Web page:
3D Printing Process in Implanting Human Ligaments

3D Printing Process in Implanting Human Ligaments

By Manufacturing Technology Insights | Friday, November 30, 2018

The idea of applying 3D printing has impacted the health care industry in a remarkable way. Emerging applications of 3D bioprinting ends the waiting for an alternative of organ transplant. Innovations span from bioprinting of cells deposited into a 3D layer to produce the desired tissue or organ. Application of 3D technology has been developed a method for bioprinting ligaments and tendons out of patient’s own cells.

Bioprinting process involves printing human tissue by taking stem cells from the patient’s own body fat. The fat is taken and printed onto a layer of hydrogel to form a tendon or ligament. Then the cells are grown in vitro in a culture before implanting in the patient. The process enables patients to receive replacement tissues without additional surgeries or having to harvest tissue from other sites.

Cells and tissues in ligaments and tendons form a complex and intricate pattern and surgeons have to face difficulties to reattach these parts in the body. The connected tissue comprises of tendons or ligaments and parts that transition into bone cells to connect with the skeletal system. Technology enables researchers to tackle the problem by letting those precisely put cells where they need them. This is one of the major breakthroughs of the experiment.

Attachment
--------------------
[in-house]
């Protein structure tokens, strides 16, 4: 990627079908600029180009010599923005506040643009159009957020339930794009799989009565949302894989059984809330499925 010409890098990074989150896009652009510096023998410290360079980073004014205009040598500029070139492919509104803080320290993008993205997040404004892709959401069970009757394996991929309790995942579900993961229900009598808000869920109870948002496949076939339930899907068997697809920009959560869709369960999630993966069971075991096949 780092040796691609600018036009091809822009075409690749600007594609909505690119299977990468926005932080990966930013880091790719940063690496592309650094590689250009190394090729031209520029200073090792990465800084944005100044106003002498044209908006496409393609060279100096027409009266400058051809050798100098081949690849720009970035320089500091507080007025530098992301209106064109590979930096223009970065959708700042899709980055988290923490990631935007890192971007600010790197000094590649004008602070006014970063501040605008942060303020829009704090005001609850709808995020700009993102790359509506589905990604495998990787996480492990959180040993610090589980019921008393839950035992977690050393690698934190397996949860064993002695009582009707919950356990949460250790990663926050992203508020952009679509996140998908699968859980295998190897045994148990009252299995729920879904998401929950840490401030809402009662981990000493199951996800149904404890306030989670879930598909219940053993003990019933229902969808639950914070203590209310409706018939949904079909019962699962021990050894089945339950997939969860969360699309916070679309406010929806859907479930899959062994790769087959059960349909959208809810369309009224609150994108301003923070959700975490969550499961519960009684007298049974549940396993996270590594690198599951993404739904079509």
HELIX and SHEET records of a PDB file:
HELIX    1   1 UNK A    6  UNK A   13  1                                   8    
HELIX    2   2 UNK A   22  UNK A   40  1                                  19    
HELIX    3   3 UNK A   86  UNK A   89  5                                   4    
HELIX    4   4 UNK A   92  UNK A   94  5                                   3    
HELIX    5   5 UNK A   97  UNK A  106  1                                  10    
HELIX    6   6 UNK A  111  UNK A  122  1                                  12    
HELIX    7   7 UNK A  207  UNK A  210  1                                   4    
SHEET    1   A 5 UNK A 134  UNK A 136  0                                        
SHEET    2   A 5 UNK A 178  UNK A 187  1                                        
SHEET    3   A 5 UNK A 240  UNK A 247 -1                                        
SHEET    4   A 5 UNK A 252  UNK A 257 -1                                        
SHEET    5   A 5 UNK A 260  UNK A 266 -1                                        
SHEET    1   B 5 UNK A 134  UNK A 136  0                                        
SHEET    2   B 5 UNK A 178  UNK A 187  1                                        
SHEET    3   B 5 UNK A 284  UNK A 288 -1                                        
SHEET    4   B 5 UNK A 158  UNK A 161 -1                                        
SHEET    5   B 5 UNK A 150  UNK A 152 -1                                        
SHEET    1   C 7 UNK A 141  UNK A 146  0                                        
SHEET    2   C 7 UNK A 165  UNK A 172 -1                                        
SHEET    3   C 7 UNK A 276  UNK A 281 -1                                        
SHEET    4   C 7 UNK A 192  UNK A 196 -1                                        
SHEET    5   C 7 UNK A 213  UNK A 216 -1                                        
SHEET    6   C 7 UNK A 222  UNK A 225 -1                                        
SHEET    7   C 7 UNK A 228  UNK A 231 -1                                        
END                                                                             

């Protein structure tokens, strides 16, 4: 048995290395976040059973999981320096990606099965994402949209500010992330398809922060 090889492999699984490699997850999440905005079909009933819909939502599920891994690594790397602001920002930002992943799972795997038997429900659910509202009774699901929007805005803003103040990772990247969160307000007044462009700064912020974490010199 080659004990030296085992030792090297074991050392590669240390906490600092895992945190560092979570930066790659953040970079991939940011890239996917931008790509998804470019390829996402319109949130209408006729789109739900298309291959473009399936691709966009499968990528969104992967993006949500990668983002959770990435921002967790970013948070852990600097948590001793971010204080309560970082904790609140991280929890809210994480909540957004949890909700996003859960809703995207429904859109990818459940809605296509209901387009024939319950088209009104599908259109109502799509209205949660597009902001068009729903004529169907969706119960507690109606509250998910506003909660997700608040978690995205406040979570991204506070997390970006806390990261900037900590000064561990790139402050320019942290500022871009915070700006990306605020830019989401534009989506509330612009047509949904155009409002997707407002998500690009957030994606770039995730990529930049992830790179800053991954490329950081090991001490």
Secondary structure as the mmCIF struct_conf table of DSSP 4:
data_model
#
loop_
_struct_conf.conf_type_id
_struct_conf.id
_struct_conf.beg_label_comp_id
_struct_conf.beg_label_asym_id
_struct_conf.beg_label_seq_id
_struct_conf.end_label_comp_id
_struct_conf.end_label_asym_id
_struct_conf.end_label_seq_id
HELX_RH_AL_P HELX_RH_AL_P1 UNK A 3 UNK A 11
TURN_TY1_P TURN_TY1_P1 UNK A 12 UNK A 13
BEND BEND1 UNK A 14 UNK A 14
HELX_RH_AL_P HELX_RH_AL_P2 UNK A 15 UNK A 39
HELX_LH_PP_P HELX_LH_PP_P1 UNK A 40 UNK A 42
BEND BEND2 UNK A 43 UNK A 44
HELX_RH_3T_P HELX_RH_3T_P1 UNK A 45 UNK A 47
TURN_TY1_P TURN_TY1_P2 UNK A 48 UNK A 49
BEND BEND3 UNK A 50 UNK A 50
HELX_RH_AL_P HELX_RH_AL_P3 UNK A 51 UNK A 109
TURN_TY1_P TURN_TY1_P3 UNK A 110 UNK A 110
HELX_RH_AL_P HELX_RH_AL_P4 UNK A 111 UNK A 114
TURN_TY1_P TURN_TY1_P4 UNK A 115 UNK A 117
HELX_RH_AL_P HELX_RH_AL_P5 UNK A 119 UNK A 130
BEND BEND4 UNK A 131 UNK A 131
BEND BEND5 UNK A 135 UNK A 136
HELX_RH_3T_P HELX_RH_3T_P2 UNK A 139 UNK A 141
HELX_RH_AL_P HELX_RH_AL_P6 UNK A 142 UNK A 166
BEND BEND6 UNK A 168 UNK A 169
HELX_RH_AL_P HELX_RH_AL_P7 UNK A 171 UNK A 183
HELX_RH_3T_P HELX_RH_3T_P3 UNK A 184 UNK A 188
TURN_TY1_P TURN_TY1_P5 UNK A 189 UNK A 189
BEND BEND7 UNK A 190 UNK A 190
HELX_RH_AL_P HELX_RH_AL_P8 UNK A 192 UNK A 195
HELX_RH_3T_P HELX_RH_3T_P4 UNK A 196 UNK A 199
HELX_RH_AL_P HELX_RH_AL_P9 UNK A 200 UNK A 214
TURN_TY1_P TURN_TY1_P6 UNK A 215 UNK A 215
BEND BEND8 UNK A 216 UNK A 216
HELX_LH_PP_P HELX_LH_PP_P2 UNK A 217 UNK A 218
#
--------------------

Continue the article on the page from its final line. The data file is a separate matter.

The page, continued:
Replacement tissue for patients is harvested from another part of the patient’s body but this harvesting process sometimes delivers a poor quality result. When it comes to spinal discs, it is difficult to transplant because of spinal’s bony interfaces. The 3D bioprinting technique is able to solve these problems.

The original bioprinter was modified with special print heads for the printer that lays down human cells in a very controlled way. After conducting tests proper print out of ligaments come out. During the tests genetically modified cells that glow a fluorescent color are used to be observed by researchers. This process serves as a proof of concept for ligament and tendon printing. Even though the current set-up is tuned to musculoskeletal applications, the customized printer is capable of printing whole organs.

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